12) WCW: Lanny Poffo
We recognize his name as The Macho Man’s brother; he gave a tremendous speech on his behalf at the Hall of Fame and was a center piece in The Macho Man’s documentary which aired on the WWE Network. What many of us do not recall however, was the fact that Lanny was also a wrestler at one point, most noticeable during his run in the WWE under several gimmicks which included Leaping Lanny Poffo and The Genius, which he is mostly remembered for.
What we tend to forget is that he was also a part of WCW, although he never appeared for the company despite signing a deal back in 1995. Typical of WCW to just throw someone a contract, and a major reason why they eventually closed their doors for good. Poffo was contacted by his brother Macho Man, who was with the company. Randy offered Lanny a guaranteed contract along with a Gorgeous George gimmick which Macho Man had purchased for his brother. After training for the part and bleaching his hair blonde, Poffo was never used. What is even more laughable is the fact that Lanny was receiving regular pays for five years, despite never being used. Another WCW disaster…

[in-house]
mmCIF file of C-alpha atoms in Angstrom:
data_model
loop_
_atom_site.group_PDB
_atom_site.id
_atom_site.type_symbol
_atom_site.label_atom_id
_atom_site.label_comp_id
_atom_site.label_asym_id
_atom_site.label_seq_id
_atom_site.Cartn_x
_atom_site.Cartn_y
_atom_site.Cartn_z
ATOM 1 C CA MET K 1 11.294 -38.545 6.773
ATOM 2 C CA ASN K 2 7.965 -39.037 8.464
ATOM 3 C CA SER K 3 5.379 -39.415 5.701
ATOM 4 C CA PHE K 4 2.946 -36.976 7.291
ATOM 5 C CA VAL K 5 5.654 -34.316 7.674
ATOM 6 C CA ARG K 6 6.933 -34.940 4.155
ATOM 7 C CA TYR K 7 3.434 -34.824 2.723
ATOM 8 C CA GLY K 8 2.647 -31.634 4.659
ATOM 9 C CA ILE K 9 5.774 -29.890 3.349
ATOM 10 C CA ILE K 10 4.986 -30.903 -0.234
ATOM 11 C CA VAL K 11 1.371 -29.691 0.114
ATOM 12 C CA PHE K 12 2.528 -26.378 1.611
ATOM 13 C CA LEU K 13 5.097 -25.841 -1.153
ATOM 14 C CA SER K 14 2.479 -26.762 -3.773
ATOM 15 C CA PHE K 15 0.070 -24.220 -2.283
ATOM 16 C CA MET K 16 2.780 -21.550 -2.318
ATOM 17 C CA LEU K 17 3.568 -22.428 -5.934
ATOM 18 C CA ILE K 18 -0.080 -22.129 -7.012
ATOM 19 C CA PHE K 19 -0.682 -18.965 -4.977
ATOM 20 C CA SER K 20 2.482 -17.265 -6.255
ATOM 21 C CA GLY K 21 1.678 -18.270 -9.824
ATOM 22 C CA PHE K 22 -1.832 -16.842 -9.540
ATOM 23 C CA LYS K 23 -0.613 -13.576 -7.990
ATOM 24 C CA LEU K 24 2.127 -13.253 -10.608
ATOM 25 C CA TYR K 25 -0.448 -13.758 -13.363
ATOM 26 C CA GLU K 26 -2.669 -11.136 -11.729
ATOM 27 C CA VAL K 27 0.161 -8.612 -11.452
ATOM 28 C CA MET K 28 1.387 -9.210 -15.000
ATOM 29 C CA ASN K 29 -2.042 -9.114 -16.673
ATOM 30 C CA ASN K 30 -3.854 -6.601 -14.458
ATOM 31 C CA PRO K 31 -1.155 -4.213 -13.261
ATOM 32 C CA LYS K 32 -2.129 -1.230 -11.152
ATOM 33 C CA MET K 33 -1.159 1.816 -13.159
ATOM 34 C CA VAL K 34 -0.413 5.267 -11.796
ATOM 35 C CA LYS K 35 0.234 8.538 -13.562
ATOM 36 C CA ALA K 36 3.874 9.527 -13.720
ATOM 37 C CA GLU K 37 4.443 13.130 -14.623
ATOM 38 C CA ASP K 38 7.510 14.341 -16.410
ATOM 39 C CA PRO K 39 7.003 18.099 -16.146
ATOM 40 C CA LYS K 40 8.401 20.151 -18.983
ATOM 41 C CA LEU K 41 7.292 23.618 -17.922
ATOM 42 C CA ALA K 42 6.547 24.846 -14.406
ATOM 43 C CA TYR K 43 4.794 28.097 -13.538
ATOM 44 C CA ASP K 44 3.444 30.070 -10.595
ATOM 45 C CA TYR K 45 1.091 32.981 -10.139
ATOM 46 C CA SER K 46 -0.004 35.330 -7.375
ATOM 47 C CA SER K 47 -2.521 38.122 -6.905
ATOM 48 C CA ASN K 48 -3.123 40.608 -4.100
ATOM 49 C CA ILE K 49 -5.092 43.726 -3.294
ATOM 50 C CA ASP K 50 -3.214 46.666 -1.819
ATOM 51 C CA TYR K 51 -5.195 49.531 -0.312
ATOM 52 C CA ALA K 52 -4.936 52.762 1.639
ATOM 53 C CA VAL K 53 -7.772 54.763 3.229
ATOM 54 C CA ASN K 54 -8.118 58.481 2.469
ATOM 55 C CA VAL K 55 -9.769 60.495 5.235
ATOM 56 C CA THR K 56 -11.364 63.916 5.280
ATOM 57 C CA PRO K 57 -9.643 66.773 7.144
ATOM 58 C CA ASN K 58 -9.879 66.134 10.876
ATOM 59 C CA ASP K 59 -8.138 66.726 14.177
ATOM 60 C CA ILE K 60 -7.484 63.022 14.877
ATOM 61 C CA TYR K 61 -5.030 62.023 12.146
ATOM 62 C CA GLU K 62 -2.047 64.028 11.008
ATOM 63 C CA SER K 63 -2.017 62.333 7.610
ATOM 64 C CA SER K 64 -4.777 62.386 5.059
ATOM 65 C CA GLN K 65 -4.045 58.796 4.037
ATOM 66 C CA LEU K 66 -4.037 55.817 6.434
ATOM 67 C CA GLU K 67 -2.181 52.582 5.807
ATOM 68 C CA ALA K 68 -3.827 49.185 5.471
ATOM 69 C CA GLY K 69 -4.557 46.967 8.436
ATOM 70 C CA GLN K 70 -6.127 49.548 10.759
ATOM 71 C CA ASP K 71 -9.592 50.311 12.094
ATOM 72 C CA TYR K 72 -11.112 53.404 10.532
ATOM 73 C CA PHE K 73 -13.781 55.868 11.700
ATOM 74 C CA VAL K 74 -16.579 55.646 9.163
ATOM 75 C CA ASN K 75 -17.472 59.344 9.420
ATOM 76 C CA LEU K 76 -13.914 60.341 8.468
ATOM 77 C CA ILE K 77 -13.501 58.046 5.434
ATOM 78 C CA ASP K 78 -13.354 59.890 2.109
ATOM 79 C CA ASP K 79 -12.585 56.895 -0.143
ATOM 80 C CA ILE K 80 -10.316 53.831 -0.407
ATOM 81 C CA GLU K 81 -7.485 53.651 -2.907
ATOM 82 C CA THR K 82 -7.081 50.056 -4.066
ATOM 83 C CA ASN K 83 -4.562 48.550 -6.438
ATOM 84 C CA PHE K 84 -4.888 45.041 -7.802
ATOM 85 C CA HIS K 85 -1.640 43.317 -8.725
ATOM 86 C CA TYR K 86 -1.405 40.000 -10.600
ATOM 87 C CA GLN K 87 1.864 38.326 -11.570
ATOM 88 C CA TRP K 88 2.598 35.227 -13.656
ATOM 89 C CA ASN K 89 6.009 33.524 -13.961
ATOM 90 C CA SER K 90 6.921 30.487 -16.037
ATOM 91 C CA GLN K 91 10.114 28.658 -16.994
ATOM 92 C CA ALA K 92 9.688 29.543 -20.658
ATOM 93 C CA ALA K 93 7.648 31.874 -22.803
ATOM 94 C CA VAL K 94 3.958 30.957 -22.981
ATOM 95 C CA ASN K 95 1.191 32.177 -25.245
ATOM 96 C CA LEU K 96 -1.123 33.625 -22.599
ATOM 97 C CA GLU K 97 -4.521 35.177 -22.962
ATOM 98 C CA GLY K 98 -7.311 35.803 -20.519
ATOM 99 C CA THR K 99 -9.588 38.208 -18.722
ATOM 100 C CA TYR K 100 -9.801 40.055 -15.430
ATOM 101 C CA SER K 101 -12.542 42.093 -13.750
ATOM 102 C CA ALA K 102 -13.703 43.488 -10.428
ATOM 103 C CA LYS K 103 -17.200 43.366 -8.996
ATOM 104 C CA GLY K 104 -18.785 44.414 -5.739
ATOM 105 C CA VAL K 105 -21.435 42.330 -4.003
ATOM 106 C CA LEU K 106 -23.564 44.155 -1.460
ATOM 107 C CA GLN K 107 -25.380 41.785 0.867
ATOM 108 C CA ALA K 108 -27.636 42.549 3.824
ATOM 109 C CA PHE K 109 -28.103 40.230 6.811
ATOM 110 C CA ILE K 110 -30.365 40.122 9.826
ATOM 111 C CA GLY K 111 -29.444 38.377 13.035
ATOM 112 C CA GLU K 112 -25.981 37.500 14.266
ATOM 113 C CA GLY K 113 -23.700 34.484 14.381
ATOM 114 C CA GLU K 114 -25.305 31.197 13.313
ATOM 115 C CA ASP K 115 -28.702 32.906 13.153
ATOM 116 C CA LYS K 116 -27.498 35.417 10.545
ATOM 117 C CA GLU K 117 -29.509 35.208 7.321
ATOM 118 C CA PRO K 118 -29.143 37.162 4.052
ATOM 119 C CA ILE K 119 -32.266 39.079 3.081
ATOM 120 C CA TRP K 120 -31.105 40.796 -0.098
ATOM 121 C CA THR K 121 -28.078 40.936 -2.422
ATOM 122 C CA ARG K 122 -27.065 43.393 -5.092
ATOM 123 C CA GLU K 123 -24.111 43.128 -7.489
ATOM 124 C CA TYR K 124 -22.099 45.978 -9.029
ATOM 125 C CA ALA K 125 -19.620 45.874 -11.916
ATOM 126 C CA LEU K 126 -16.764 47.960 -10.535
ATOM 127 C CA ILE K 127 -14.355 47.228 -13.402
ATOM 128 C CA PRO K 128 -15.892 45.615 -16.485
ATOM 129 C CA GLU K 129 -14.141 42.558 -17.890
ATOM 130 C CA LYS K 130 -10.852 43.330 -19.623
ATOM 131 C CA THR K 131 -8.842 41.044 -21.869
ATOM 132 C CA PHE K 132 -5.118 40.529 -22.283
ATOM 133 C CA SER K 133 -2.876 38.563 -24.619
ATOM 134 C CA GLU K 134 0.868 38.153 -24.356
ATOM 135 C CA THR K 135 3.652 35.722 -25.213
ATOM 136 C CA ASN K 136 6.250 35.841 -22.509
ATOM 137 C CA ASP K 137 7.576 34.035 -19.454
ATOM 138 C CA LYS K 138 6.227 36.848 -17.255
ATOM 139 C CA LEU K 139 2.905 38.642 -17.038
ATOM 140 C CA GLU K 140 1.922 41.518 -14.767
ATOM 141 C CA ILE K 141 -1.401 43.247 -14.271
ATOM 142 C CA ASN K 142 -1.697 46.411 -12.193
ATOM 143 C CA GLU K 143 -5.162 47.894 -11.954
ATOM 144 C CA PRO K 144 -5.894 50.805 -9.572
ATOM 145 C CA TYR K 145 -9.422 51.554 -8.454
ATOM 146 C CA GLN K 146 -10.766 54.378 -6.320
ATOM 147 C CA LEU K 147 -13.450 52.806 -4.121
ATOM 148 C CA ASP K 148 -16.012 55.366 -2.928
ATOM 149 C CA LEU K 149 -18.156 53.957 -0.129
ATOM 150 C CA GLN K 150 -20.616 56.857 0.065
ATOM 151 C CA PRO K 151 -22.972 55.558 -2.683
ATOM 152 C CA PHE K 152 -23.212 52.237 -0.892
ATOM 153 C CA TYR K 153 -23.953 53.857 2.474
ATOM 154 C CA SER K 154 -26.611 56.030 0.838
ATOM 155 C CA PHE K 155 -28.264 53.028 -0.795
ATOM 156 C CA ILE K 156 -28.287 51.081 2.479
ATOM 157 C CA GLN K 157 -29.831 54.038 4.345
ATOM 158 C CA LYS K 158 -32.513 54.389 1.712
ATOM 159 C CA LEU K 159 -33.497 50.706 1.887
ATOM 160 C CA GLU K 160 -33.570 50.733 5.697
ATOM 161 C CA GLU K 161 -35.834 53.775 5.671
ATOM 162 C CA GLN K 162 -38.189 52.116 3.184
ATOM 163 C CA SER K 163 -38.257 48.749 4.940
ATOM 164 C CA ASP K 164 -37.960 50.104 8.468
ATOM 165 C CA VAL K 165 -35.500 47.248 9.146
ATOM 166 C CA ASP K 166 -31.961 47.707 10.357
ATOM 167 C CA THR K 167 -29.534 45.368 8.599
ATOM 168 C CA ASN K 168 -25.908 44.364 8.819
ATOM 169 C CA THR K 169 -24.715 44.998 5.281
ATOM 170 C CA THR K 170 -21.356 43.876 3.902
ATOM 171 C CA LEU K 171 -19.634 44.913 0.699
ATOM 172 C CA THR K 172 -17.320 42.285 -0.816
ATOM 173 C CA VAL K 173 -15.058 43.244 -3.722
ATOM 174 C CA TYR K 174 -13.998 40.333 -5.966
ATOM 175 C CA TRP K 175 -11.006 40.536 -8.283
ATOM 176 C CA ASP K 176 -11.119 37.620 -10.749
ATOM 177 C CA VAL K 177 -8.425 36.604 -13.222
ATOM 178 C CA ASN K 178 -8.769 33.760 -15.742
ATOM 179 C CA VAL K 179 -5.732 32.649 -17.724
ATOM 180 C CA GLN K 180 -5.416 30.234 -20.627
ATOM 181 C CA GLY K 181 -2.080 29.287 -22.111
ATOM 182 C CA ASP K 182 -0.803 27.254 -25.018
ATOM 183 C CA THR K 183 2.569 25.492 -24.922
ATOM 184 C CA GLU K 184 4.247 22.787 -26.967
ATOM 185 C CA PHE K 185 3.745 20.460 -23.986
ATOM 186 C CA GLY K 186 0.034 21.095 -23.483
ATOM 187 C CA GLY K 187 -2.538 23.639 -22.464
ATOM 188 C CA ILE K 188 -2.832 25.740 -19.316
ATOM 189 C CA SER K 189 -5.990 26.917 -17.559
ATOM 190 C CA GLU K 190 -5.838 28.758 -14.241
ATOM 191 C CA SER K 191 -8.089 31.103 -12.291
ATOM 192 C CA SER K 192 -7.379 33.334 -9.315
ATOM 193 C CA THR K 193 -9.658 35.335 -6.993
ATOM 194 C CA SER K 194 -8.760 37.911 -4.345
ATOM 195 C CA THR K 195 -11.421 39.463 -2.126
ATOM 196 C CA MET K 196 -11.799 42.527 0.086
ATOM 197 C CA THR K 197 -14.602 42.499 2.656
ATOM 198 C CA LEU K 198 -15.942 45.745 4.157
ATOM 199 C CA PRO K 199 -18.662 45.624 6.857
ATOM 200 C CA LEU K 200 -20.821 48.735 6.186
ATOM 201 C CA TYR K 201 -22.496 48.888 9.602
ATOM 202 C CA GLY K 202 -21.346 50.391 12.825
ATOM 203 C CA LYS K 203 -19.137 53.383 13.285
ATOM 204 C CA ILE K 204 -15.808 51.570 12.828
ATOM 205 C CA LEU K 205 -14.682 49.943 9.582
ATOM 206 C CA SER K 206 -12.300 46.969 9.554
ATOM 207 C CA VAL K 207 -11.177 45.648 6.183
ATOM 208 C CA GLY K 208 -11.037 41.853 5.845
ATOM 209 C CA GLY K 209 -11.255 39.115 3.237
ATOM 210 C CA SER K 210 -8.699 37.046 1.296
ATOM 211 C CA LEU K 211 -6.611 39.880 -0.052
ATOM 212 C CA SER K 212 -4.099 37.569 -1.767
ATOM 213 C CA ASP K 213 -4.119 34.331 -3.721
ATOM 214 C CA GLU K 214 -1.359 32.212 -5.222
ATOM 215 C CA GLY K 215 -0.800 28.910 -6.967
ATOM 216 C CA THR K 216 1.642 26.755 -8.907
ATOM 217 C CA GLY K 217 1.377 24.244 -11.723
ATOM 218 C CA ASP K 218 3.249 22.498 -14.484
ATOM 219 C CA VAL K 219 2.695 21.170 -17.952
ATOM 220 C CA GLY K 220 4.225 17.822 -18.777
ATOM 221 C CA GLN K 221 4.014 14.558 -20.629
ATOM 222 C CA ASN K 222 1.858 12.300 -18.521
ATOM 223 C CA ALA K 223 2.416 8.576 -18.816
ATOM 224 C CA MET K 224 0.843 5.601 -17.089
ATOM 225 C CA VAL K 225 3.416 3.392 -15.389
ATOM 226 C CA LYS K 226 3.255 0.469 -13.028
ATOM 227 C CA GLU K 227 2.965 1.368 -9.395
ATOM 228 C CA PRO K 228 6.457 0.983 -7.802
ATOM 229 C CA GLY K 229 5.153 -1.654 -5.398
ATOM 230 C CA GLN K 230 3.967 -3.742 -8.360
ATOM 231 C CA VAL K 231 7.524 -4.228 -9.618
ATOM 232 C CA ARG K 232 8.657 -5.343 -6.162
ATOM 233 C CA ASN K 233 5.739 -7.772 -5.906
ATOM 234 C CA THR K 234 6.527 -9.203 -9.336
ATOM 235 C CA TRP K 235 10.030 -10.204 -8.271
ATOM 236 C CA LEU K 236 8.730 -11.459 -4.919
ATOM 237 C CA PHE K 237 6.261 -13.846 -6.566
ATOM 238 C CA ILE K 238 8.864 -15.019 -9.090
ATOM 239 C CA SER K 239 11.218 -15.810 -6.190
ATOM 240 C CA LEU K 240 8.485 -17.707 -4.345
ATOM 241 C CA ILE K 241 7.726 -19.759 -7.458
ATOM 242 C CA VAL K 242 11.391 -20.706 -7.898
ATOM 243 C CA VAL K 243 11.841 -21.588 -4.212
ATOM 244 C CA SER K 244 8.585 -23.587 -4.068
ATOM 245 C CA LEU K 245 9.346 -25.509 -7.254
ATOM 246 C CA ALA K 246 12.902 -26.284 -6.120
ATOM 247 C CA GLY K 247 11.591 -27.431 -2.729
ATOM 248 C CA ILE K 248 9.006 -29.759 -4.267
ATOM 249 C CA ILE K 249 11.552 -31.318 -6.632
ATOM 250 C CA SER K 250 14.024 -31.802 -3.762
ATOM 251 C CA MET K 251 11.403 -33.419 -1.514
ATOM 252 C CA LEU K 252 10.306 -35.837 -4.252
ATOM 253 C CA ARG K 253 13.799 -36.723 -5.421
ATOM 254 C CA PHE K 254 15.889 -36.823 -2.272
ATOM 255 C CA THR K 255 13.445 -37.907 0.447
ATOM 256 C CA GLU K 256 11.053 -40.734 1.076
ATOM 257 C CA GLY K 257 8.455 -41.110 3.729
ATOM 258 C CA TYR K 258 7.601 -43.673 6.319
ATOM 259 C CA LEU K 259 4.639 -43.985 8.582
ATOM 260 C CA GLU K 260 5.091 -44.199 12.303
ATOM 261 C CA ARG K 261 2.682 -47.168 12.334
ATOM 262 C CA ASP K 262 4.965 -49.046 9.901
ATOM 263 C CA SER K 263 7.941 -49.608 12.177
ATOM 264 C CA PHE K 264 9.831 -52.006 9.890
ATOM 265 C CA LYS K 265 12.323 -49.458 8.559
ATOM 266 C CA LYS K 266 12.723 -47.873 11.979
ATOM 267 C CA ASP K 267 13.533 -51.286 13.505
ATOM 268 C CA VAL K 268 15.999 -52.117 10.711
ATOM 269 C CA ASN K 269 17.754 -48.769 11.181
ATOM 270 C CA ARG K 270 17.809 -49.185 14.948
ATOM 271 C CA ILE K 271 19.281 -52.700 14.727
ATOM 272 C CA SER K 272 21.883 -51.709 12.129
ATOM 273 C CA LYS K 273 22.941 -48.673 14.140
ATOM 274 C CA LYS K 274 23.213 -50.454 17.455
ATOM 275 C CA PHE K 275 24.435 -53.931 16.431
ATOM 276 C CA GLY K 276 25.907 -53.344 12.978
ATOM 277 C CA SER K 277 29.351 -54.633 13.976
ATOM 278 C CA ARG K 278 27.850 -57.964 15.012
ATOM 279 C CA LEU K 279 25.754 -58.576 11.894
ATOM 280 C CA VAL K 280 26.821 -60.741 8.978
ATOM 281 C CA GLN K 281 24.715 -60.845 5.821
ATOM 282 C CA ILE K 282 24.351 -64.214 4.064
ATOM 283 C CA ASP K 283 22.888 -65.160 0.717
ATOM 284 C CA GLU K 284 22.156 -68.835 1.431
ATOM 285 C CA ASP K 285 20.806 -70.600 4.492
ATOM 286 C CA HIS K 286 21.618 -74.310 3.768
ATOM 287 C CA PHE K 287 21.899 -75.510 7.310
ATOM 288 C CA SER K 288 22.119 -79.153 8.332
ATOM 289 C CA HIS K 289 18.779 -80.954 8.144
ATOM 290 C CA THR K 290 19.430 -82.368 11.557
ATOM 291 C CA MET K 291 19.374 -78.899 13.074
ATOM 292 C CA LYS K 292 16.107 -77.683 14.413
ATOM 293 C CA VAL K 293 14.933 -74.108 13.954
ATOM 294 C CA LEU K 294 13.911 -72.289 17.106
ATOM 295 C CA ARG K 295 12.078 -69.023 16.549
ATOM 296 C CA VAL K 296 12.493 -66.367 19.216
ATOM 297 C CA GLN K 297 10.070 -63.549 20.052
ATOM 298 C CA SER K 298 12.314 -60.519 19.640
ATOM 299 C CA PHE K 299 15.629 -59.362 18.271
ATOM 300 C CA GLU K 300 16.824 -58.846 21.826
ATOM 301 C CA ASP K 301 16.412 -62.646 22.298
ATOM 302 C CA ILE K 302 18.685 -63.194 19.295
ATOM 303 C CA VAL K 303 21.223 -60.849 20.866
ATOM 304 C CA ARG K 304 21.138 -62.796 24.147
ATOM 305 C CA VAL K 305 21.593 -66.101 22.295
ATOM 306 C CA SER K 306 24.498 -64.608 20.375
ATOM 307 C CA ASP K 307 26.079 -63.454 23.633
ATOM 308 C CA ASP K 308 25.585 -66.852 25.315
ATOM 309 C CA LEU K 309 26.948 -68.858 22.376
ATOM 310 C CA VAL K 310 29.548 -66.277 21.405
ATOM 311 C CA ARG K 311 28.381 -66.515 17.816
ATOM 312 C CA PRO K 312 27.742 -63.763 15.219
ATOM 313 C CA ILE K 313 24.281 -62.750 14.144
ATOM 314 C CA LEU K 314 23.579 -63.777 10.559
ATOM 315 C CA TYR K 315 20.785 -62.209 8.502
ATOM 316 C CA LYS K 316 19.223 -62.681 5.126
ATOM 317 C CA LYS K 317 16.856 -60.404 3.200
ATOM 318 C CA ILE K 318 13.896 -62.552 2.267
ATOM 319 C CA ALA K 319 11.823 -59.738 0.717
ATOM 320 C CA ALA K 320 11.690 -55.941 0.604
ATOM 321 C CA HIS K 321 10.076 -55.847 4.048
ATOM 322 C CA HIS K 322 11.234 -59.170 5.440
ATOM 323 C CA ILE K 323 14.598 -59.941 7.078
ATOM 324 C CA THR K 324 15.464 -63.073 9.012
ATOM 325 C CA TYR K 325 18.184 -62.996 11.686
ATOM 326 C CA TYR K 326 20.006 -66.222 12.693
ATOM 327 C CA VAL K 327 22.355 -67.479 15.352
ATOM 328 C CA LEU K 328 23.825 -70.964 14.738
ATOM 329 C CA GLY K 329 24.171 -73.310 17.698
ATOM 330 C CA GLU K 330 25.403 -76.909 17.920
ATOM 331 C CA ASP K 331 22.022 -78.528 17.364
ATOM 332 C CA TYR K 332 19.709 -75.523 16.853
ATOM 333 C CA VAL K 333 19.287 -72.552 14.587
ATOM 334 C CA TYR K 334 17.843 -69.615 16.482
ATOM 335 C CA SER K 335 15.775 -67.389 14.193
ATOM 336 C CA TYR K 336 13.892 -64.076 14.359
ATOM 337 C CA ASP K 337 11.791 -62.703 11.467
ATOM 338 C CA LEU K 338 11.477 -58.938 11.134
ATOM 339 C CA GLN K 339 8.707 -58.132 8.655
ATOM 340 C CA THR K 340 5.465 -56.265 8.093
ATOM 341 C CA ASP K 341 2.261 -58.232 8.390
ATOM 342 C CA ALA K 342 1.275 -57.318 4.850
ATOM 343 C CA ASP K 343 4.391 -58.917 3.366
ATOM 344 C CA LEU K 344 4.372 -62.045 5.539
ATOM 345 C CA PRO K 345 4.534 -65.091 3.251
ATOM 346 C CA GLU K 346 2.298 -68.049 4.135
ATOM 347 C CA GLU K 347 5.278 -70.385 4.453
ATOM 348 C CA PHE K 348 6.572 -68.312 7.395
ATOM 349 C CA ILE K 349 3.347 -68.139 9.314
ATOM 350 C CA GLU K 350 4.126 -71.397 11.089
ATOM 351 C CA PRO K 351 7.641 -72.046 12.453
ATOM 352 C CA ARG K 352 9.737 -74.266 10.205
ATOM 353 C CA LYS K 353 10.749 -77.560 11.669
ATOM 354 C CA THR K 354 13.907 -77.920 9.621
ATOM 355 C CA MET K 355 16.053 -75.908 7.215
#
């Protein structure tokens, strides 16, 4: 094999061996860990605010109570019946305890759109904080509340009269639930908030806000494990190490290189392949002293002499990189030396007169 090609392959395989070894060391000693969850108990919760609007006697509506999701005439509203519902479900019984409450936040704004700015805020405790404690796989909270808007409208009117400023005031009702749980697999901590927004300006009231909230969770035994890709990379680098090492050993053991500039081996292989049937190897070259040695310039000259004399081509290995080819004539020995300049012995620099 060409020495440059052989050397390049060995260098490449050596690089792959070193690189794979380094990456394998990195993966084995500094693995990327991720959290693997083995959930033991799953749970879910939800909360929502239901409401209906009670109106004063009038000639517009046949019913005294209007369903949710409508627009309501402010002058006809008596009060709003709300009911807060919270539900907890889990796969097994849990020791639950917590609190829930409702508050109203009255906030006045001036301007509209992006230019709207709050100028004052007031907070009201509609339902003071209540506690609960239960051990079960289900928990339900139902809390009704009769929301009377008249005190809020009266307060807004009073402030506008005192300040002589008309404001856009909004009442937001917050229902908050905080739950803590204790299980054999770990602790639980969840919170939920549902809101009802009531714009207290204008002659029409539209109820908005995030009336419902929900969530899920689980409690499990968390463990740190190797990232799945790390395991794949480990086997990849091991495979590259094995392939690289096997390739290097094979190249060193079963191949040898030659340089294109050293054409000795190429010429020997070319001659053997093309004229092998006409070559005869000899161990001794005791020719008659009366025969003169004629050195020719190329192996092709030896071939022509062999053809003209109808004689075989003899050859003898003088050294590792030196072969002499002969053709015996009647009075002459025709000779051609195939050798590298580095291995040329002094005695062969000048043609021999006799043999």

11) WWE: The Patriot
Still to this very day, the WWE loves to base a character off of American patriotism (Jack Swagger fills in that role today). During The Attitude Era, the company not only brought in a masked American hero, but they also had big plans for the gimmick at one point. Del Wilkes played the role of The Patriot; he was a college football player-turned wrestler. Wilkes had a massive resume when signing with the WWE in 1997, as he had previous stints with American Wrestling Association dating back to 1988. In 1994, Del signed his first major deal joining forces with WCW. He played a patriotic role alongside Buff Bagwell. The duo was known as Stars and Stripes.